— What type of fuel savings are you realizing on a monthly basis by using fuel-efficient machines?

10 percent to 20 percent, depending on the machine.

— Has fuel consumption become more of a factor now versus the past when deciding to rent/purchase equipment?

Yes.

Ron Peterson, owner, Carder Inc., Lamar

— What effects are high fuel prices having on your bottom line?

We are experiencing severe financial issues due to the large geographic area we service.

— Compared to last year, what percentage of your costs are dedicated to fuel? (i.e., have fuel costs gone up 10 percent, 20 percent, or more?)

30 percent a year ago; 50 percent today — a 66-percent increase.

— What are you paying as of June 10, 2008, per gallon of gasoline; per gallon of diesel?

Gasoline: $3.85 Diesel: $4.79

— What are you doing to conserve fuel? (Idling less? Seeking shorter routes to job sites? Re-powering engines? Etc. ...)

Replacing inefficient machinery.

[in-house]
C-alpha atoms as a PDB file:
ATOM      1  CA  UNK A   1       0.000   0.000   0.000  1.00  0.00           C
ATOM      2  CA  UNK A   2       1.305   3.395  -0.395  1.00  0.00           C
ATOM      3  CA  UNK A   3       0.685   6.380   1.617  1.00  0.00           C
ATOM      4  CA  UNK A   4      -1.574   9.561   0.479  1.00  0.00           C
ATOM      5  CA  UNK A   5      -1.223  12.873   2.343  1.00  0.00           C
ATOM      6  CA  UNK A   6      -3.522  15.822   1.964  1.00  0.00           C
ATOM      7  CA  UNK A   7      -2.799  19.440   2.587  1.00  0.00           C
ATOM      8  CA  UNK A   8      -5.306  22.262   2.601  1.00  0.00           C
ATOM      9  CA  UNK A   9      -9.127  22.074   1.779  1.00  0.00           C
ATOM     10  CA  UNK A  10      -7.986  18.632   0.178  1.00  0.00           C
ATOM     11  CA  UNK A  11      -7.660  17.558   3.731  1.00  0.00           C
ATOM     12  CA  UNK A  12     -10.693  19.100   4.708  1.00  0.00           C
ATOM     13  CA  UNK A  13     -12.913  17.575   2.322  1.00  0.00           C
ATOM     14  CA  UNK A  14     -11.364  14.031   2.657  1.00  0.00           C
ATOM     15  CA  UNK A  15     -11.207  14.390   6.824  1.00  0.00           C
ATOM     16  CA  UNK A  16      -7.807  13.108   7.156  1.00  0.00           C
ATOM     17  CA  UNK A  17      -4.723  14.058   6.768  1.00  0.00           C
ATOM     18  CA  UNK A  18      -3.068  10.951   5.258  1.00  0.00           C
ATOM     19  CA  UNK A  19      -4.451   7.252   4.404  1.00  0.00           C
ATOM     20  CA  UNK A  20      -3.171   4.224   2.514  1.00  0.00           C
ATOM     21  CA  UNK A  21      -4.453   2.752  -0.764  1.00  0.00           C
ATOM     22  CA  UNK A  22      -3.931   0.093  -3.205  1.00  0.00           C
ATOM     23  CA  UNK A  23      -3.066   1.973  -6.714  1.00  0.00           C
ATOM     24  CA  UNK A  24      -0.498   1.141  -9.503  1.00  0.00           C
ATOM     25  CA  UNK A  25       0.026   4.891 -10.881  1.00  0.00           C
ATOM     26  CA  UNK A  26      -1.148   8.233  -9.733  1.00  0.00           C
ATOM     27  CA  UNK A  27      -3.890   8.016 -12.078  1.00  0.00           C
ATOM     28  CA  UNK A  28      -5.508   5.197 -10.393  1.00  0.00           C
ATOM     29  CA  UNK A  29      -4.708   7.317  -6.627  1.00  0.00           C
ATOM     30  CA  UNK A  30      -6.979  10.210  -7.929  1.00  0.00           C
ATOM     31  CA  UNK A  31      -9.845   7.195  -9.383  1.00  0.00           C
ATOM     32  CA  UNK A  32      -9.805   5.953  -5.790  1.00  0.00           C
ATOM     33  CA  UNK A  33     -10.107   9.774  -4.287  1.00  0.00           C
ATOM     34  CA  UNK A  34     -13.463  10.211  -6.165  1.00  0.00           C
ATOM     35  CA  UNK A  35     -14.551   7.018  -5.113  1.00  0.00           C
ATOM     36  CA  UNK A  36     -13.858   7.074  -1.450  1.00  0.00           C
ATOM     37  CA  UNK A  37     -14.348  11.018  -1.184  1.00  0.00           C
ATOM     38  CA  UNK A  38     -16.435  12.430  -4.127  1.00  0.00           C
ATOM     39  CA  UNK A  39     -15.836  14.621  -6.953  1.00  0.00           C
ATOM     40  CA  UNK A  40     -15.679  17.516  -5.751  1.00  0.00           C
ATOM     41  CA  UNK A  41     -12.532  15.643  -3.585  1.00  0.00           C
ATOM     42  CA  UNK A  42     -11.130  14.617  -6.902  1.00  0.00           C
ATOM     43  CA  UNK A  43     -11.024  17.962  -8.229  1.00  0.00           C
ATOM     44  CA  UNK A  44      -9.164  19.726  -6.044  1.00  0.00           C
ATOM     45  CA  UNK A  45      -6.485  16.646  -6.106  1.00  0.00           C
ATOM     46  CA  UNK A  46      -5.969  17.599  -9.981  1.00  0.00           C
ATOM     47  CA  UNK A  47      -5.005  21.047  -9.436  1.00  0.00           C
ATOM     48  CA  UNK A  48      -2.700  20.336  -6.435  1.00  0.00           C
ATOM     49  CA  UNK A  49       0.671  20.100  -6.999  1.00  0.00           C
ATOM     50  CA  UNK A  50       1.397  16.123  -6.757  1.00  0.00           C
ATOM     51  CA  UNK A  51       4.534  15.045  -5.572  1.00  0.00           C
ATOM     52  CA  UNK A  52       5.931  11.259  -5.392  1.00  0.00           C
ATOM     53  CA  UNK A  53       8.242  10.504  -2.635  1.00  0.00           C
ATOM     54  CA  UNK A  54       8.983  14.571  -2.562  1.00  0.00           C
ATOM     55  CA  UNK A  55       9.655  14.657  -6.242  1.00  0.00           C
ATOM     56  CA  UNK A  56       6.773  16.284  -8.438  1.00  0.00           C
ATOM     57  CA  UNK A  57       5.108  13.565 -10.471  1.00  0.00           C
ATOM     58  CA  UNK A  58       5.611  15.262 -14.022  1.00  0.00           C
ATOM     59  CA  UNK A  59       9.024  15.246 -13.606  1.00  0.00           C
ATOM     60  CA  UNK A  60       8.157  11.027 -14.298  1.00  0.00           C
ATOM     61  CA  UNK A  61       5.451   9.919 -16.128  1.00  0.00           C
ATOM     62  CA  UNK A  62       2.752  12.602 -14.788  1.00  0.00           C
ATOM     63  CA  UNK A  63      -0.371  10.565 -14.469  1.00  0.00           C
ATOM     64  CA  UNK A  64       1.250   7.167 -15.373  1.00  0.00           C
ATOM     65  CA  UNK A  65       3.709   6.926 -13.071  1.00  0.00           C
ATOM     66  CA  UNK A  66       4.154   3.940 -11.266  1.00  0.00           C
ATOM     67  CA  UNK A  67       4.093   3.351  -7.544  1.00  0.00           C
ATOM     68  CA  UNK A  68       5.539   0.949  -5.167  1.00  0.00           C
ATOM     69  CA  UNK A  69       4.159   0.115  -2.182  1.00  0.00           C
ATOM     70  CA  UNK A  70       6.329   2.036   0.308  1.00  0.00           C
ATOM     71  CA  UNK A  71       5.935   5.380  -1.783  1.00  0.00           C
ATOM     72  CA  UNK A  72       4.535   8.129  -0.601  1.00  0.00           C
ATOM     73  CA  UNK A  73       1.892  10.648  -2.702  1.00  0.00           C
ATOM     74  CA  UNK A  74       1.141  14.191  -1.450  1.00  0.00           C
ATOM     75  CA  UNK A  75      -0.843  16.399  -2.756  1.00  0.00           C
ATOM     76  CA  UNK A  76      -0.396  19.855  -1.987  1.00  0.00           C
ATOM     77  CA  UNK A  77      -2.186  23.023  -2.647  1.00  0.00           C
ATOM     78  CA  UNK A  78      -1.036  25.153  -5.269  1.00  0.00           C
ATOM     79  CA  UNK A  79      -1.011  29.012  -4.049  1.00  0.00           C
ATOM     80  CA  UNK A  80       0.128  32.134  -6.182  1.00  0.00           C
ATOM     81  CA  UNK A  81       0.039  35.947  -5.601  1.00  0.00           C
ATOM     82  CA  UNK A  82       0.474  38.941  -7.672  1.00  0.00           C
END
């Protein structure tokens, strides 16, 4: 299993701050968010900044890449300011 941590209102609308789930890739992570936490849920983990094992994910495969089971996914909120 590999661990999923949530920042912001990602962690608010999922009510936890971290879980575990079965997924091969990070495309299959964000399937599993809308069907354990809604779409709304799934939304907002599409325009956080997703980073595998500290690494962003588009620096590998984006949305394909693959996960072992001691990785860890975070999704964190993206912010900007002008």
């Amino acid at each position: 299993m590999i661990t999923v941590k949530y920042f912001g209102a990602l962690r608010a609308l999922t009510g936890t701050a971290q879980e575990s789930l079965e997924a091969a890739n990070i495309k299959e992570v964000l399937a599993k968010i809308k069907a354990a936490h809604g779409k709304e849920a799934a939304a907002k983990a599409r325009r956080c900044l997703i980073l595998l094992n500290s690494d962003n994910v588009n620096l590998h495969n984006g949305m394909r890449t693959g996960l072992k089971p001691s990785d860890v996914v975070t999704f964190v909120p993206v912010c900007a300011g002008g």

— Have you started paying more attention to equipment regarding fuel consumption?

Yes.

— What type of fuel savings are you realizing on a monthly basis by utilizing fuel-efficient machines?

25-percent savings.

— Has fuel consumption become more of a factor now versus the past when deciding to rent/purchase equipment?

Yes, it is in the top two or three factors.

— What ideas do you have to end these price increases?

Increase production.

Mike Sheahan, president, Front Range Aggregates, Colorado Springs

— What effects are high fuel prices having on your bottom line?

Diesel fuel is 30 percent more than we had budgeted, and there seems to be no end in sight to how high it will go.

— What are you doing to conserve fuel? (Idling less? Seeking shorter routes to job sites? Re-powering engines? Etc. ...)